STONE, Andrew (1703-73).
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Family and Education
b. 4 Feb. 1703, 1st s. of Andrew Stone of Lombard St., London, goldsmith, by his w. Anne Holbrooke. educ. Westminster 1715-22; Ch. Ch. Oxf. 1722-6. m. 1743, Hannah, da. of Stephen Mauvillion of Tooting, 1s. d.v.p.
Private sec. to Duke of Newcastle 1732-4; undersec. of state 1734-51; registrar of Chancery in Jamaica 1753-d.; jt. transmitter of state papers 1739-41; keeper of state paper office 1742-d.; sec. of Barbados 1742-d.; ld. of Trade 1749-61; sub-governor to Prince of Wales 1751-6; sec. to Prince of Wales 1756-60; treasurer to Queen Charlotte 1761-d.
The Duke of Newcastle had no mind of his own; incessantly occupied with trivialities, he made important political decisions by the advice of a small group of intimate friends, on whom he could cast the blame if anything went wrong. In 1754 Andrew Stone and William Murray were among the Duke’s most trusted and influential advisers, and were mainly responsible for the decision to choose Fox instead of Pitt as leader of the House of Commons. Stone had been Newcastle’s confidant for more than twenty years and sat in Parliament for the Treasury borough of Hastings. Shelburne, quoting a clerk in Newcastle’s office, said that the Duke of Newcastle did Andrew Stone’s business and Stone the Duke of Newcastle’s.1 Contemporaries gave Stone the reputation of an intriguer, but in fact he seems to have had little political ambition. On George II’s death he vainly advised Newcastle to retire, and himself left Parliament at the general election of 1761.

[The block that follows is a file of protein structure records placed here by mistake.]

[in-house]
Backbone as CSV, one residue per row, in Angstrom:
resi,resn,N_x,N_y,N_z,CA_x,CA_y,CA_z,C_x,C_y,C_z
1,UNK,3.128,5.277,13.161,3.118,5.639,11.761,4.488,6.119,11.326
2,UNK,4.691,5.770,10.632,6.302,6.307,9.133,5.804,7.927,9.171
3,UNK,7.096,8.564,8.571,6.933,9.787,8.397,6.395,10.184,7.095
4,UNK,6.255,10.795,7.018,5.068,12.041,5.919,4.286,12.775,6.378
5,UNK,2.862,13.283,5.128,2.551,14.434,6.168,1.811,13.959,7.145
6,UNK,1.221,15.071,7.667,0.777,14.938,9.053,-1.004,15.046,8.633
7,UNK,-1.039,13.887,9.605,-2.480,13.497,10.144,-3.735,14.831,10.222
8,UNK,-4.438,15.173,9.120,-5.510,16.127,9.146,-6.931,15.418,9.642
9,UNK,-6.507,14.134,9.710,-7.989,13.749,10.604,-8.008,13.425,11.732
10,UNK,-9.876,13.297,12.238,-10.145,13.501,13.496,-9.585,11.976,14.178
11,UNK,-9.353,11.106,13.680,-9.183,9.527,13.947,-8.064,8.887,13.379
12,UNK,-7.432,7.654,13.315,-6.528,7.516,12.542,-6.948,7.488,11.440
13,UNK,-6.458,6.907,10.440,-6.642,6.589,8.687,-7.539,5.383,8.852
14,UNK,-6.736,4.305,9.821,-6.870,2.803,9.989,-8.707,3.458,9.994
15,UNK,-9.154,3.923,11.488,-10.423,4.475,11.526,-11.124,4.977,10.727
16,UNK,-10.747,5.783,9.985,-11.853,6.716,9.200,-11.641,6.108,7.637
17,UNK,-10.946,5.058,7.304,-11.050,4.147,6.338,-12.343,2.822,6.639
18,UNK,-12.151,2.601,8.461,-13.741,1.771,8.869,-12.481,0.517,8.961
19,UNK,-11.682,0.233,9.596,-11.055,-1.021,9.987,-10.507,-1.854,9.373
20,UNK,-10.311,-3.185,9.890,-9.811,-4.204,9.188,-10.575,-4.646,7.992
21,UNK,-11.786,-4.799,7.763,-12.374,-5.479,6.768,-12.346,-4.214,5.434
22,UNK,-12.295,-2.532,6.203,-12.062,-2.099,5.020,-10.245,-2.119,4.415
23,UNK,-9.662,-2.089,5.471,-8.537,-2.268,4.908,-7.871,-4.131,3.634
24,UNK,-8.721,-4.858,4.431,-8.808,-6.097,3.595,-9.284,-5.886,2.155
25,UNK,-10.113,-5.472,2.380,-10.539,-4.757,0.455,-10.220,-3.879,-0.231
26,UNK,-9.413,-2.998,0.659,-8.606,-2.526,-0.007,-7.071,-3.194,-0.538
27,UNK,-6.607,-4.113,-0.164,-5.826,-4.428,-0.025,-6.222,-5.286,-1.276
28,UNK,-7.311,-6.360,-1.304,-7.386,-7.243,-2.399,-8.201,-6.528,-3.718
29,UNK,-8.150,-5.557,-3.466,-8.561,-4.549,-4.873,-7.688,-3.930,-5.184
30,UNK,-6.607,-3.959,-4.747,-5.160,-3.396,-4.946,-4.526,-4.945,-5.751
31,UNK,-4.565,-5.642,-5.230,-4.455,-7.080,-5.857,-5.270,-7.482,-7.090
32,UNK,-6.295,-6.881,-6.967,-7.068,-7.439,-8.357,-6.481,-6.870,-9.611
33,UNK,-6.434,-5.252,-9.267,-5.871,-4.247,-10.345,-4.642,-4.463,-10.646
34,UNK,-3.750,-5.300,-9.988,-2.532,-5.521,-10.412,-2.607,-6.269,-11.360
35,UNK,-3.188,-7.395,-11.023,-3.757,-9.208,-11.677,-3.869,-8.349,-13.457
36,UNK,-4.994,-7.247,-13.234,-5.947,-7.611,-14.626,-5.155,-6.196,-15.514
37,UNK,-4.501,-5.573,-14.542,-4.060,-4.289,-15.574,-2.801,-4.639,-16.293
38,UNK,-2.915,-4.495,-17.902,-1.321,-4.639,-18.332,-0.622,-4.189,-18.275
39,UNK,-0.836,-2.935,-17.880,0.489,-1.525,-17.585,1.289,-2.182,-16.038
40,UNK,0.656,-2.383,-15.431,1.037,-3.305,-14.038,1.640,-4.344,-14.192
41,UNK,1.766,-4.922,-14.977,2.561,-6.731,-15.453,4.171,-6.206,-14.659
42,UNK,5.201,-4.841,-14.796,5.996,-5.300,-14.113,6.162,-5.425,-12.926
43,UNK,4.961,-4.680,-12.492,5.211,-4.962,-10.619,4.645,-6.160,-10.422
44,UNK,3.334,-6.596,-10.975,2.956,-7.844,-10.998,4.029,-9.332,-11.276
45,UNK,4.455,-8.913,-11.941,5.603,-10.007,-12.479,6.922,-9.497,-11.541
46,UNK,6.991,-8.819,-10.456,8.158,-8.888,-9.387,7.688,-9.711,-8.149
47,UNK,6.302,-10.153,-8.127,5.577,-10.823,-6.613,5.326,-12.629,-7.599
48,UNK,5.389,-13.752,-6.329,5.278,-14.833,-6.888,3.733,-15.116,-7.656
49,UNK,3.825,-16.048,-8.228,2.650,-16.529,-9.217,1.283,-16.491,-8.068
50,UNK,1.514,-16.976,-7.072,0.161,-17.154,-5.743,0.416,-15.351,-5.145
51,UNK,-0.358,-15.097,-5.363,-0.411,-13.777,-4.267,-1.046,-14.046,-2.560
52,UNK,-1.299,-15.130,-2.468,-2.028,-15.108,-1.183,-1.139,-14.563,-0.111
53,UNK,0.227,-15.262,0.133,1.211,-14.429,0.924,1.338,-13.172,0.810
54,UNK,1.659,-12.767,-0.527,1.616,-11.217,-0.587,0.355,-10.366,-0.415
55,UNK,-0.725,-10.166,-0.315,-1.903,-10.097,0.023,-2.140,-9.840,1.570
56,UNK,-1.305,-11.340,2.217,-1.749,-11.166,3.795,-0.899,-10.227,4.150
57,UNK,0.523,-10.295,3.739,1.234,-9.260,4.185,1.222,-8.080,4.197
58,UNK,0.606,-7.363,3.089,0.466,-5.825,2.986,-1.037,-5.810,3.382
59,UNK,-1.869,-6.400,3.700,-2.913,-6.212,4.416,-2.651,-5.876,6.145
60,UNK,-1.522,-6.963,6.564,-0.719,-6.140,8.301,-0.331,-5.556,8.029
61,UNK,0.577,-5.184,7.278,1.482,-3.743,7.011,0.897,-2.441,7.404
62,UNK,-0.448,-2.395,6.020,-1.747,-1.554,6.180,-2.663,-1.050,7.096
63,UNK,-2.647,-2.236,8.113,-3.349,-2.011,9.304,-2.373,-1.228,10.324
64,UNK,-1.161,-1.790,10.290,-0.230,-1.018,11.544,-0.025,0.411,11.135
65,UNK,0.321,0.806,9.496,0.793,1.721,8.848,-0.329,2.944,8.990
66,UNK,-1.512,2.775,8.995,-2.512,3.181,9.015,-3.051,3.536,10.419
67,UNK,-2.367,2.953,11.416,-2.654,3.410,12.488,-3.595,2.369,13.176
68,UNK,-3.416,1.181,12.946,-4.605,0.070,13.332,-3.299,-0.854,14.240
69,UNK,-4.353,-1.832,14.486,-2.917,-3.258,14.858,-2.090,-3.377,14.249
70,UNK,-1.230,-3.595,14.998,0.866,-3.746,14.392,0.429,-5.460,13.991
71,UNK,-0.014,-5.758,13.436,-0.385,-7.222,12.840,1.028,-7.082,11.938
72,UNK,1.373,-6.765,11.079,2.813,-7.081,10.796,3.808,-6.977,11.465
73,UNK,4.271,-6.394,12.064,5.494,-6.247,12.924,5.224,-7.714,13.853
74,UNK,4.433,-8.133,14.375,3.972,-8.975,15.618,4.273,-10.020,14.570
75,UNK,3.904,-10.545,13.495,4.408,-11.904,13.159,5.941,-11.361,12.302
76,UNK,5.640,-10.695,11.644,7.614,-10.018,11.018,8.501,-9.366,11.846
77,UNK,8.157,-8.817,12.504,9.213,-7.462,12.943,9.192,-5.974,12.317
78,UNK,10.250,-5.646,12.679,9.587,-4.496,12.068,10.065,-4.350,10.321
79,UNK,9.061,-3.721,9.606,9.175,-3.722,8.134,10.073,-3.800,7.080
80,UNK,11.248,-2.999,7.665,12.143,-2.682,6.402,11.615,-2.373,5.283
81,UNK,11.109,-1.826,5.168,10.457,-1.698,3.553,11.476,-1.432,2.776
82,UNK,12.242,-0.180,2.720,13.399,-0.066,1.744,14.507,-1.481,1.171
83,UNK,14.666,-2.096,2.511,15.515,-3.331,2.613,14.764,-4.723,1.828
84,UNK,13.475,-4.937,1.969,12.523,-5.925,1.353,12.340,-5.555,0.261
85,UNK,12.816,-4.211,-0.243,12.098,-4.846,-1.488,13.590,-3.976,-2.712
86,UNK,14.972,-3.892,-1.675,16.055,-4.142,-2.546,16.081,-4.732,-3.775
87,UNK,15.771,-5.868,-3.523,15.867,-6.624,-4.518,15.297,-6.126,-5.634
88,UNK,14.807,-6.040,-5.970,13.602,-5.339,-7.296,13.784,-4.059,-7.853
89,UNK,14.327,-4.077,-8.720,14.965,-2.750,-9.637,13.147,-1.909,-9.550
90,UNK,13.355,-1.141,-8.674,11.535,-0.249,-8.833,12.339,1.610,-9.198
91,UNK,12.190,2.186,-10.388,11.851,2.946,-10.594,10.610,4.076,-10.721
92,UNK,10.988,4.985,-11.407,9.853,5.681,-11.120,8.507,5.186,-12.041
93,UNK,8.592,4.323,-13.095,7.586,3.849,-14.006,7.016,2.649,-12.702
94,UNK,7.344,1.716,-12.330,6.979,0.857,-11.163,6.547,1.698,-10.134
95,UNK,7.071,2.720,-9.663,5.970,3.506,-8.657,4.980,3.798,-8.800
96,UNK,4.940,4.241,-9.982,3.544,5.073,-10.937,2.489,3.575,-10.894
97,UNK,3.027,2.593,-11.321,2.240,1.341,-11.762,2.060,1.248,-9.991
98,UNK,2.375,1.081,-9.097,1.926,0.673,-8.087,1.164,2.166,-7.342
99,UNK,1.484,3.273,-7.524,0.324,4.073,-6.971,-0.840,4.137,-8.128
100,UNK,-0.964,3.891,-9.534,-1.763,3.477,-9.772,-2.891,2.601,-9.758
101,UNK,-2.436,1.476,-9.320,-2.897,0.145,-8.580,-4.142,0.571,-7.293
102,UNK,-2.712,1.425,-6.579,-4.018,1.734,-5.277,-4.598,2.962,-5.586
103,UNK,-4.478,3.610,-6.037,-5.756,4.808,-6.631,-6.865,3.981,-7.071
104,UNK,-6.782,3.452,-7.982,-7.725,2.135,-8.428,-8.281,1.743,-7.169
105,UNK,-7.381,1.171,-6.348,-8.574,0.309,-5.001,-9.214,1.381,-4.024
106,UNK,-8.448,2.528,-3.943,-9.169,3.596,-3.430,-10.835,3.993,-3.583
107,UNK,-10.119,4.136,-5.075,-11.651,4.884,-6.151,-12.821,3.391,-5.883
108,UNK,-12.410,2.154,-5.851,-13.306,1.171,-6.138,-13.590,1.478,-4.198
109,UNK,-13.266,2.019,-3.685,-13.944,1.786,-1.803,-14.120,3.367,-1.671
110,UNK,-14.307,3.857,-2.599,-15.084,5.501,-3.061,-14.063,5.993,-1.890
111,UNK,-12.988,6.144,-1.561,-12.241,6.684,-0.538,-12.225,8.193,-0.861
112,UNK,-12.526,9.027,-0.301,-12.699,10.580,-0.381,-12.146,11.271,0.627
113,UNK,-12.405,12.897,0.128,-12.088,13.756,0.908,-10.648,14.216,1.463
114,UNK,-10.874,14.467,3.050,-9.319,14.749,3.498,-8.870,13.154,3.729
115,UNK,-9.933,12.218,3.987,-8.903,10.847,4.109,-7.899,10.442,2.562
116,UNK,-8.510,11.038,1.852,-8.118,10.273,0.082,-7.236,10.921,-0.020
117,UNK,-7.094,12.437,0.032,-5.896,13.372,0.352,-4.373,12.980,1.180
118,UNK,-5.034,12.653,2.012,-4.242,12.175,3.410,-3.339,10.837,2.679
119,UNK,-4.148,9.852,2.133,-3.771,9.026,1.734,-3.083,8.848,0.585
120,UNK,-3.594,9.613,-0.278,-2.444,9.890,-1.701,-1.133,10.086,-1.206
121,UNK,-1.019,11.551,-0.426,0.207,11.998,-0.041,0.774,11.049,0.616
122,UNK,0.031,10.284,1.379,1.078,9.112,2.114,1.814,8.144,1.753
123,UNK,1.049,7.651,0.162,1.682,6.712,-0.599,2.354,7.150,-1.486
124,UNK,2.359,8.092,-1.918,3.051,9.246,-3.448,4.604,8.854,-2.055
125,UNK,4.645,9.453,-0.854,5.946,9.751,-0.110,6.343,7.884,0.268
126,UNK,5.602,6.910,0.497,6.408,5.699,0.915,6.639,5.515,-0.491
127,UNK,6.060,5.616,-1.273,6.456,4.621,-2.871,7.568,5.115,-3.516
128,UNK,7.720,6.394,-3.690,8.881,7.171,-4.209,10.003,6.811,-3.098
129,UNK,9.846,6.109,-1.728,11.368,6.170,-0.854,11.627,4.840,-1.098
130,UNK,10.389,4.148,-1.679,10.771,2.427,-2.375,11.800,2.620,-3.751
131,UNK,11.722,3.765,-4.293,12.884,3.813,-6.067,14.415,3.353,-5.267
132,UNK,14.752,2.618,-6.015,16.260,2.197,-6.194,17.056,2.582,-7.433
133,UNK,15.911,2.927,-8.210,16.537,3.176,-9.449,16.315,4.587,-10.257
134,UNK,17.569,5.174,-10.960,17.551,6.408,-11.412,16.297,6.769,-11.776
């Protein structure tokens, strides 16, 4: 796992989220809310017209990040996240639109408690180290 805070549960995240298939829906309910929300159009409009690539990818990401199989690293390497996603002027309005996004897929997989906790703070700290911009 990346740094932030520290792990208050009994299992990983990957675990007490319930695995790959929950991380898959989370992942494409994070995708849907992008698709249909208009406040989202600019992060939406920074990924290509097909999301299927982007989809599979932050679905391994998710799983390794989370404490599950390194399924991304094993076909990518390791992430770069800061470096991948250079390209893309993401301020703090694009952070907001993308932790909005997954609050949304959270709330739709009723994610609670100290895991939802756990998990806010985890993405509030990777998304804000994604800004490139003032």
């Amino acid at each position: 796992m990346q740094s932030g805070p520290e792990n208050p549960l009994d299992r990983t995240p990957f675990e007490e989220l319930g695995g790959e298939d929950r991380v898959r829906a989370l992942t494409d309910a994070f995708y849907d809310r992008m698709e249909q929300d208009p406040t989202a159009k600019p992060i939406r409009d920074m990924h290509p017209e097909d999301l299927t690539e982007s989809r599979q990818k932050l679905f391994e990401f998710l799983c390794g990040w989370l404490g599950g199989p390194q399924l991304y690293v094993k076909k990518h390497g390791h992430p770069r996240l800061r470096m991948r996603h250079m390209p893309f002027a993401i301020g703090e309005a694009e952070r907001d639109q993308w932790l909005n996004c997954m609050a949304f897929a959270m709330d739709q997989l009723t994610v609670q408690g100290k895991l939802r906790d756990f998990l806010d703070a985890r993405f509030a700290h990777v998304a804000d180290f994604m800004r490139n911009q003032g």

It was Stone’s wish henceforth to live a retired life. But Newcastle, forced out of office in May 1762, was unreconciled to retirement, and wished his friends to rally to his support. In October he tried to resume his old relationship with Stone and to win him from the new court. Stone however refused to move: he pointed out that Newcastle on his resignation had ‘desired none of his friends in employment should quit with him’, and made it quite clear that despite their old friendship he was not prepared to follow Newcastle into opposition. Newcastle never forgave Stone or communicated with him again, though he sorely missed him. ‘The desertion and defection of Mr. Stone’, he wrote to Lord Lincoln on 28 July 1764, ‘affects me extremely. I have nobody to resort to, not even to tell my own tale to; nobody who I can flatter myself will advise me for my own sake; and, what is still worse, none or few of my most private and intimate friends who like to pass much time with me.’2
Stone died 17 Dec. 1773.